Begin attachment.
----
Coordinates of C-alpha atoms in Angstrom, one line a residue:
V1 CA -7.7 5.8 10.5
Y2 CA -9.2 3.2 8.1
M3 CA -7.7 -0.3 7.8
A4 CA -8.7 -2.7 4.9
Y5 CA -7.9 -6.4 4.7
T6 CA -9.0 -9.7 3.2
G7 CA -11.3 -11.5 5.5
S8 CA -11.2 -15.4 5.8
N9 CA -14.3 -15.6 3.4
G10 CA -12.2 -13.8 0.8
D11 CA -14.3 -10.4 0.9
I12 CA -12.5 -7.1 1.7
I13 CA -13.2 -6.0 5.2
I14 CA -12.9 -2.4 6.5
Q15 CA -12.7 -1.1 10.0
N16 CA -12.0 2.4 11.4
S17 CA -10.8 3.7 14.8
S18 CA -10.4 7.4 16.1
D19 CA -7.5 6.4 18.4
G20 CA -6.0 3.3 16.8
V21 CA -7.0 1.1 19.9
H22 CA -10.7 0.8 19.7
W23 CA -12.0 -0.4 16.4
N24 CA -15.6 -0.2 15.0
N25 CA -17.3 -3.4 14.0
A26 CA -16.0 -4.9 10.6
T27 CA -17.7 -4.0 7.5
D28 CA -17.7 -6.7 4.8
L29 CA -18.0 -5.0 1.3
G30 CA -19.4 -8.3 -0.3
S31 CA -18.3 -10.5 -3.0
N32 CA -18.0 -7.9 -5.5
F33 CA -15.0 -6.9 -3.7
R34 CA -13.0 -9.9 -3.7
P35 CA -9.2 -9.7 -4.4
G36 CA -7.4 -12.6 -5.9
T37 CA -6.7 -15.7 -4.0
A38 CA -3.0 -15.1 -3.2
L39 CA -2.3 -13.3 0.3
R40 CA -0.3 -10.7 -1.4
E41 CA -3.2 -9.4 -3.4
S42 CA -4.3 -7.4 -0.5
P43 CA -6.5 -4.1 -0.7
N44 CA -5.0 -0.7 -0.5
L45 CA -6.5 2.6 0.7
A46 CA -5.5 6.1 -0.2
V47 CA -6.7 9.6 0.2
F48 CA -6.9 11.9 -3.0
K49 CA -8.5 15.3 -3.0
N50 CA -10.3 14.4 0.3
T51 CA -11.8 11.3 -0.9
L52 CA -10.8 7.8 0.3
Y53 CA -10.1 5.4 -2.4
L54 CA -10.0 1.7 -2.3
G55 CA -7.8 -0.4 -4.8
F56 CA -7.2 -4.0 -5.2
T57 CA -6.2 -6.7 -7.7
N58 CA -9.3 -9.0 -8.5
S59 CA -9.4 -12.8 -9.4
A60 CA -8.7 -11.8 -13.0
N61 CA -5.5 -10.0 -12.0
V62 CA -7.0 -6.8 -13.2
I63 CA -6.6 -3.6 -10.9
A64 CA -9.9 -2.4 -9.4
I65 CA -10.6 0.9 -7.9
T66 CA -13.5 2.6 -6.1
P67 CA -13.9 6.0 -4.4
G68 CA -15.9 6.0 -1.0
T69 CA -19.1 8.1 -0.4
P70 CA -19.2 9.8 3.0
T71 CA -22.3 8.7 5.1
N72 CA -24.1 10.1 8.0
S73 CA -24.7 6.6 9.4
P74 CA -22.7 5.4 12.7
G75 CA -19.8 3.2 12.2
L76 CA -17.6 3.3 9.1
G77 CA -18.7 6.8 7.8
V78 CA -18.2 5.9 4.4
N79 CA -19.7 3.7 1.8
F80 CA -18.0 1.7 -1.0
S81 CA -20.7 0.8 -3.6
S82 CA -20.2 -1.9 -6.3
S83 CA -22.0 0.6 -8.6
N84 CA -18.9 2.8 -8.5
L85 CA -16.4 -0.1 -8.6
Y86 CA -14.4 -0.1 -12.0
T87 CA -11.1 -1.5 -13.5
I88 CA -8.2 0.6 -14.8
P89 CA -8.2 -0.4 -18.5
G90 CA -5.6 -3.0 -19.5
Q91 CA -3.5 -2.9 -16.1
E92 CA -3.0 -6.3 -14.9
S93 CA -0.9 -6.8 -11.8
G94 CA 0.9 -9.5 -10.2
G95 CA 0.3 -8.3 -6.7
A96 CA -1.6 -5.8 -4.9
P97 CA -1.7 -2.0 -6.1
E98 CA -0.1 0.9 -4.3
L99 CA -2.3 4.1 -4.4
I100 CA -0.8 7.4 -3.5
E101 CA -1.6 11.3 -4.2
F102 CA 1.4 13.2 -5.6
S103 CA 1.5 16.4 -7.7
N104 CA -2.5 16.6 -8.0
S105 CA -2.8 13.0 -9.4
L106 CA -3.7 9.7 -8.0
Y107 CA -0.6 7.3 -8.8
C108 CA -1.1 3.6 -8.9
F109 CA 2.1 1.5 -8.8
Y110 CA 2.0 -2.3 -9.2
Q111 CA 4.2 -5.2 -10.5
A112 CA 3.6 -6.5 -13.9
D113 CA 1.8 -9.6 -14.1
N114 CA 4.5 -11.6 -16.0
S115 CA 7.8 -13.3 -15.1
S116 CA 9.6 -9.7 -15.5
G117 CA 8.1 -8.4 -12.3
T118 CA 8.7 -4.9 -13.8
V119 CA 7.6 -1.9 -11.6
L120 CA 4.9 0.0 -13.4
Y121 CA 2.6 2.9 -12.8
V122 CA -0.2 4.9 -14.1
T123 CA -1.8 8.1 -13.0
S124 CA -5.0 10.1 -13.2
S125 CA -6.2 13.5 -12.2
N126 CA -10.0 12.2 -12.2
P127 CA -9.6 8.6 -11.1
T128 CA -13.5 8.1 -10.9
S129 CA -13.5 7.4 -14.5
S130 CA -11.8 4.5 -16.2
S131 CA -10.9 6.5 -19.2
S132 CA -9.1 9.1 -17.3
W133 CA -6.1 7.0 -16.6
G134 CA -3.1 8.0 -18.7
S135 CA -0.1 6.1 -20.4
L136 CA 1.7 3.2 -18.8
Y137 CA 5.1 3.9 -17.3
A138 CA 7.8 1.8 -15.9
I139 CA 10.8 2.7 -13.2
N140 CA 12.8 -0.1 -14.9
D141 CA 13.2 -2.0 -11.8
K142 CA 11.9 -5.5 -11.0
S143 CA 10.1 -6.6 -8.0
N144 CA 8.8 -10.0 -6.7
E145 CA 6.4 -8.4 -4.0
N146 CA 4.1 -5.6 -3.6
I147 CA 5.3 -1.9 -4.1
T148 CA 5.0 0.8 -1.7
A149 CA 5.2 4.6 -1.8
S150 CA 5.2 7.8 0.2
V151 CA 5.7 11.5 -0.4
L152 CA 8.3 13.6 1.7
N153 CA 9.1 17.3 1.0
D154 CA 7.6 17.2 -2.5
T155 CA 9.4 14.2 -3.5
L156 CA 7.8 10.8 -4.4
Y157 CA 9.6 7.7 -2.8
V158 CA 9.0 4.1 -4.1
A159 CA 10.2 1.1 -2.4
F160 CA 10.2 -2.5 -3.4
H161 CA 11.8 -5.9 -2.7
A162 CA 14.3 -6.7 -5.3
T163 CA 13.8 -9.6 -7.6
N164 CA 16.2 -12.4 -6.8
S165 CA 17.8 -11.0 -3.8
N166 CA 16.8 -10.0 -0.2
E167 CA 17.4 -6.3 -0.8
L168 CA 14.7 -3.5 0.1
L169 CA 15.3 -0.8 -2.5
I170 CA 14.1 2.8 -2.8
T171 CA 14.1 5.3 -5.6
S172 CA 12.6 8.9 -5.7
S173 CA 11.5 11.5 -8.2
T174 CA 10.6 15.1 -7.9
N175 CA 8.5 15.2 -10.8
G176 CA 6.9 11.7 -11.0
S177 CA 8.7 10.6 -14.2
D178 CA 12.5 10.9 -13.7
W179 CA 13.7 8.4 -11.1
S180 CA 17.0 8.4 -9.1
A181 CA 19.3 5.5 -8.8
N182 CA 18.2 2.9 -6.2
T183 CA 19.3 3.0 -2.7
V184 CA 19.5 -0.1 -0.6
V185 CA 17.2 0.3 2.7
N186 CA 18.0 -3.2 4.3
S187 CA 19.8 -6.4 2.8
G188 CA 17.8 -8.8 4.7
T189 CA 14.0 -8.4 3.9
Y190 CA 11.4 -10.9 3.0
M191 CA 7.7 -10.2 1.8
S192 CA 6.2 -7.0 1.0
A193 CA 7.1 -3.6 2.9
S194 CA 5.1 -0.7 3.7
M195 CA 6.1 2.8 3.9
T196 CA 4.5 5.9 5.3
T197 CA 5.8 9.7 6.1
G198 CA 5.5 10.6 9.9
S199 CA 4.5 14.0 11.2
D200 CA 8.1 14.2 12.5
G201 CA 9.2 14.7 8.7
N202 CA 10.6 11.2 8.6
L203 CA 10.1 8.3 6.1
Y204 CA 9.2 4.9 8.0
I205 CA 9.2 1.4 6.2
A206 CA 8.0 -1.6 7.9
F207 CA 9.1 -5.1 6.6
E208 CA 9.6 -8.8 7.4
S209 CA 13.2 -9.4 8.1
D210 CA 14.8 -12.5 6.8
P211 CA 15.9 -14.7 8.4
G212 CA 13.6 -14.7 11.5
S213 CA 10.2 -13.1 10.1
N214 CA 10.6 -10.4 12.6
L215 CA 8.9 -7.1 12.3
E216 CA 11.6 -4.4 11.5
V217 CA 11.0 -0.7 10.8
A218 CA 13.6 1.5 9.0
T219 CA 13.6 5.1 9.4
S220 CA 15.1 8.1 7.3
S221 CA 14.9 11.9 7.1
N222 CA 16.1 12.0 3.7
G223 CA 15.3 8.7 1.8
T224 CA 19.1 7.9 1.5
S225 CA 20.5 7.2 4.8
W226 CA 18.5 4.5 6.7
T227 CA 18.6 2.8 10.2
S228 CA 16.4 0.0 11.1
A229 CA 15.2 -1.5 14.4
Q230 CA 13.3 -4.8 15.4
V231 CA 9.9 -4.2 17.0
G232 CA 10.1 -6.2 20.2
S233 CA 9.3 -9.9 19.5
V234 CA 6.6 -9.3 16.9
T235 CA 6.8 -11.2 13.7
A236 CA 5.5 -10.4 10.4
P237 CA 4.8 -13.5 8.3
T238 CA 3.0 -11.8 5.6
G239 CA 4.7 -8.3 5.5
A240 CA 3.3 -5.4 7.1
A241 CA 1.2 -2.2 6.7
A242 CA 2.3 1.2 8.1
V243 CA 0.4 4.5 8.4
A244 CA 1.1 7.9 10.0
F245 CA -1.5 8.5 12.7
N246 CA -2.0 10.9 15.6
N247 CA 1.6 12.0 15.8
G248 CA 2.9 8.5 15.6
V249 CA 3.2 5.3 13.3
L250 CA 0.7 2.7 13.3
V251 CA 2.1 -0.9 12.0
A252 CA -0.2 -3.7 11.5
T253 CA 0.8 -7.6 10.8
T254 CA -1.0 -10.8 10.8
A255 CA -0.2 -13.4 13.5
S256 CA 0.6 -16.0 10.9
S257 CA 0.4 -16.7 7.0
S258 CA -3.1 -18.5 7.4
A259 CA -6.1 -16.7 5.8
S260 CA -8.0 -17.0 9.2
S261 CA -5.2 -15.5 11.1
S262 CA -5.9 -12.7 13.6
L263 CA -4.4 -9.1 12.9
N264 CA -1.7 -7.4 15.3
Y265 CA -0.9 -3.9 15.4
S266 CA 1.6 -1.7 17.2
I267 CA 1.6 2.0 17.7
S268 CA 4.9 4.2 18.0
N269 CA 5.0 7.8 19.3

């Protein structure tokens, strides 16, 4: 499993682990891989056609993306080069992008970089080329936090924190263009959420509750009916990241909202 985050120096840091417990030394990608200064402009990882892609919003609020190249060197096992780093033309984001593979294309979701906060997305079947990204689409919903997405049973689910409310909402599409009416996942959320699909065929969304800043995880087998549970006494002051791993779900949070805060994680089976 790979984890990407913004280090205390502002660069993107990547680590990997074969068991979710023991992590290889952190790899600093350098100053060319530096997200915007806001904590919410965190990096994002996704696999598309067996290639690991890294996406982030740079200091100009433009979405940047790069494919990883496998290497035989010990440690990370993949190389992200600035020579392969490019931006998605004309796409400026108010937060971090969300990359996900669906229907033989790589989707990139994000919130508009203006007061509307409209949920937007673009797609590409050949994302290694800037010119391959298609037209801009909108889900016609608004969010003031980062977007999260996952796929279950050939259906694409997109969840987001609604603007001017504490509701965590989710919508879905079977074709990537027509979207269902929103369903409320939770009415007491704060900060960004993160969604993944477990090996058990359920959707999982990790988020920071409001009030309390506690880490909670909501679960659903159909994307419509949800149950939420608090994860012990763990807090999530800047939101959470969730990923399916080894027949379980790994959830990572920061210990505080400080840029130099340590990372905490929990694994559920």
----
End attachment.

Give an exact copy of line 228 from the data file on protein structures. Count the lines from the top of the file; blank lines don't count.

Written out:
T227 CA 18.6 2.8 10.2